How to Show Love for Your Customers on Valentine’s Day

by Brenda Barron on February 7, 2014
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Valentine’s Day is all about showing the people we love how much we care, which typically prompts companies to court customers by busting out red flyers and heart-shaped decorations.

You don’t have to do that, of course. But, as a small-business owner, you would be remiss to ignore Feb. 14, especially if you offer a product or service that could make for a sweet, friendly, or romantic gift.

What’s more, regardless of your industry, you can build customer loyalty by showing appreciation for your dedicated patrons on Valentine’s Day. Here are a few ideas for accomplishing that:

  • Send branded valentines on social media. Thank your customers for their business with branded Valentine’s Day cards — digital missives that include your company’s logo and website address. As people share your love via social media, more potential customers will become aware of your brand. (This is an especially savvy marketing move if your customers pin or re-pin the card to a Pinterest board.)
  • Step up your customer service. People often have high expectations for Valentine’s Day — and tend to psych themselves out when trying to get every little detail perfect. Erin Raese, president and chief operating officer of Loyalty 360, recommends that small businesses focus on customer service when marketing around Valentine’s Day. “Make this challenging holiday easier,” she says. “Then help your customer create a thoughtful gift or experience.” By being helpful and considerate, you will also “create an emotional bond with your customer, [which] should create future returns.”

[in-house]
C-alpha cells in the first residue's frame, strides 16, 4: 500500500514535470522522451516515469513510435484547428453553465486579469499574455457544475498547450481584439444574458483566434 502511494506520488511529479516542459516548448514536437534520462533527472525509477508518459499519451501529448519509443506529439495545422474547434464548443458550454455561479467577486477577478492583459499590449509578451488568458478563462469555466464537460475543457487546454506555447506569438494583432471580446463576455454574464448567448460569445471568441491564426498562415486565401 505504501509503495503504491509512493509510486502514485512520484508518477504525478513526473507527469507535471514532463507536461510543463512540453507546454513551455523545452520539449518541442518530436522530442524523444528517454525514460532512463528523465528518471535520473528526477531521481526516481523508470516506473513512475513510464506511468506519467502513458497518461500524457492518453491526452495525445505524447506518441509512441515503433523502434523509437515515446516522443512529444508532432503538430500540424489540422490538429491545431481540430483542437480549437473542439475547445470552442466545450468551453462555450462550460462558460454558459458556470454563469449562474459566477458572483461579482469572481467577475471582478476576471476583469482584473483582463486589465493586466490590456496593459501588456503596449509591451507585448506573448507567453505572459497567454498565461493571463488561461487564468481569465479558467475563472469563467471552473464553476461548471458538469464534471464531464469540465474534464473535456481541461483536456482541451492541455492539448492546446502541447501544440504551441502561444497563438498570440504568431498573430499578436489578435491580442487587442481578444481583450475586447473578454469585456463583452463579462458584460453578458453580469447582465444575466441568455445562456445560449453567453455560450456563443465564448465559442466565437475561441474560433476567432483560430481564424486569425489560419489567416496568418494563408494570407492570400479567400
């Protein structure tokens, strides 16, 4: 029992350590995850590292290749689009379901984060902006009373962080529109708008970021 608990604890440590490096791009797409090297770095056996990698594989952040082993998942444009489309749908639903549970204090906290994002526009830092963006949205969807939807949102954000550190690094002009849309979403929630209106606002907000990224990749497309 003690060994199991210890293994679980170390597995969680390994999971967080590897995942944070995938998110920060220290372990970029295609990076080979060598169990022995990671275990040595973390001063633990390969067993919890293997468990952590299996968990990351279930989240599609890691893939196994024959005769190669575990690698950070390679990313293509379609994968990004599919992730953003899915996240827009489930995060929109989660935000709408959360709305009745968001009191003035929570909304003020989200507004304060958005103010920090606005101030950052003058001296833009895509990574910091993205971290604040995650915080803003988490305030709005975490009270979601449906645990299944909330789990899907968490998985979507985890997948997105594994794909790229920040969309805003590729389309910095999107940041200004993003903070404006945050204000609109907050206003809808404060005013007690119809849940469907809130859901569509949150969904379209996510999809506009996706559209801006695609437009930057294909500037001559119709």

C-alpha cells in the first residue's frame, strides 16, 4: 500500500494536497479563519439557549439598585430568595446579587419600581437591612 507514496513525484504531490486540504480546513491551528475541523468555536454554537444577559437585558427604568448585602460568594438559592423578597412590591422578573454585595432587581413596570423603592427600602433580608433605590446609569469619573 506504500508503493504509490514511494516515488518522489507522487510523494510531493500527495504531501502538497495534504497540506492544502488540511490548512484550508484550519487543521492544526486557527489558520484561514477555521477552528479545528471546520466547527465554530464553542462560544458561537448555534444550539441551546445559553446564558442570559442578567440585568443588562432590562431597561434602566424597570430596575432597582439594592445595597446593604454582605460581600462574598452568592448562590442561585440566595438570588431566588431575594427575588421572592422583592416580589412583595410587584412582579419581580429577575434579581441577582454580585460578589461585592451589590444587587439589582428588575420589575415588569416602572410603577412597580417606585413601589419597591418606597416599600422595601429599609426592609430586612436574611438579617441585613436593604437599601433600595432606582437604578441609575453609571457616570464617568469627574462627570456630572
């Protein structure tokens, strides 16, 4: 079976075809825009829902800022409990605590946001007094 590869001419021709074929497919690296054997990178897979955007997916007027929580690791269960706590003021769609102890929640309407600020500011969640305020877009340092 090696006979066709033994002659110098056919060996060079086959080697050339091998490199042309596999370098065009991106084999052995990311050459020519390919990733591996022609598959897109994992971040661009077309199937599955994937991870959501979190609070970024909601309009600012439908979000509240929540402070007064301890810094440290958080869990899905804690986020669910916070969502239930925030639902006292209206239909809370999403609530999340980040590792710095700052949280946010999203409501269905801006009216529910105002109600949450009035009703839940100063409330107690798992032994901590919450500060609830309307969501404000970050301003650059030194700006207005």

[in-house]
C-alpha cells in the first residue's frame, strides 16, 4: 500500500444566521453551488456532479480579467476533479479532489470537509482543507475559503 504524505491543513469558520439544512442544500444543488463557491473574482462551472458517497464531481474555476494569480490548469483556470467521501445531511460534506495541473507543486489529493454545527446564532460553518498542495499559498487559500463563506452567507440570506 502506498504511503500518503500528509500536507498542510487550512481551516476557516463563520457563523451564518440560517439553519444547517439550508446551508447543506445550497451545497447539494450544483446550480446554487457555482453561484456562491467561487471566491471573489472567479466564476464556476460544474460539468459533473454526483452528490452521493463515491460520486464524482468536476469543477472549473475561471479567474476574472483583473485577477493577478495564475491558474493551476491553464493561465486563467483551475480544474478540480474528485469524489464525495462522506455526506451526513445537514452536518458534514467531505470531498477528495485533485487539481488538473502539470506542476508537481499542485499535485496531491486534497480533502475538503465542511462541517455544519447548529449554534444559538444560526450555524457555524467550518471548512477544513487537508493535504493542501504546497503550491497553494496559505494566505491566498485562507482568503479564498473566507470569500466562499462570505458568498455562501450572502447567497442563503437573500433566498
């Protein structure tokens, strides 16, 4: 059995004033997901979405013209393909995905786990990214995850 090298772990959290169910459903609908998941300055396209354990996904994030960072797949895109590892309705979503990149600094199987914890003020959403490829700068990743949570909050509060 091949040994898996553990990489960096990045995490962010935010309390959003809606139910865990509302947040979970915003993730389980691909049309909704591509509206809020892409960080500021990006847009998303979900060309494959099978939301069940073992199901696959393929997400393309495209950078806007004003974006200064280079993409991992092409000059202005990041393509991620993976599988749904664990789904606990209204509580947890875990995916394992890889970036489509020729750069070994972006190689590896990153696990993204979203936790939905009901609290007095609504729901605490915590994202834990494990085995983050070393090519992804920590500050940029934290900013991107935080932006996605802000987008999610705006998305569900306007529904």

• Stick to your brand’s ideals. If your business doesn’t mesh well with Valentine’s Day, don’t force the issue and risk coming off as insincere and cheesy. However, you can recognize the holiday without putting candy hearts on everything. For example, let’s say you run a pizzeria. Rather than forcing Valentine’s Day onto the brand, you could team up with a neighborhood flower shop to give its customers a coupon for a free order of bread sticks when a customer makes a purchase there, Raese says. By adding value to a purchase and offering something for free, co-marketing can help drive sales and boost loyalty for both businesses.
  • Evoke emotion. Valentine’s Day is an emotional holiday, so it’s appropriate to play off that emotion to some degree. “A restaurant could give each woman a rose,” Raese suggests. It is the act of doing something thoughtful or making a customer feel special that triggers an emotional response. Customers won’t forget that little something extra you did for them, which increases the likelihood they’ll return on another occasion.

Figuring out the right marketing strategy to use this Valentine’s Day doesn’t have to be a head-scratcher. Just consider what your customers want and need — and the rest should fall into place.

Brenda Barron is a writer from Southern California. She specializes in discussing how technology and social media are used in business practices.

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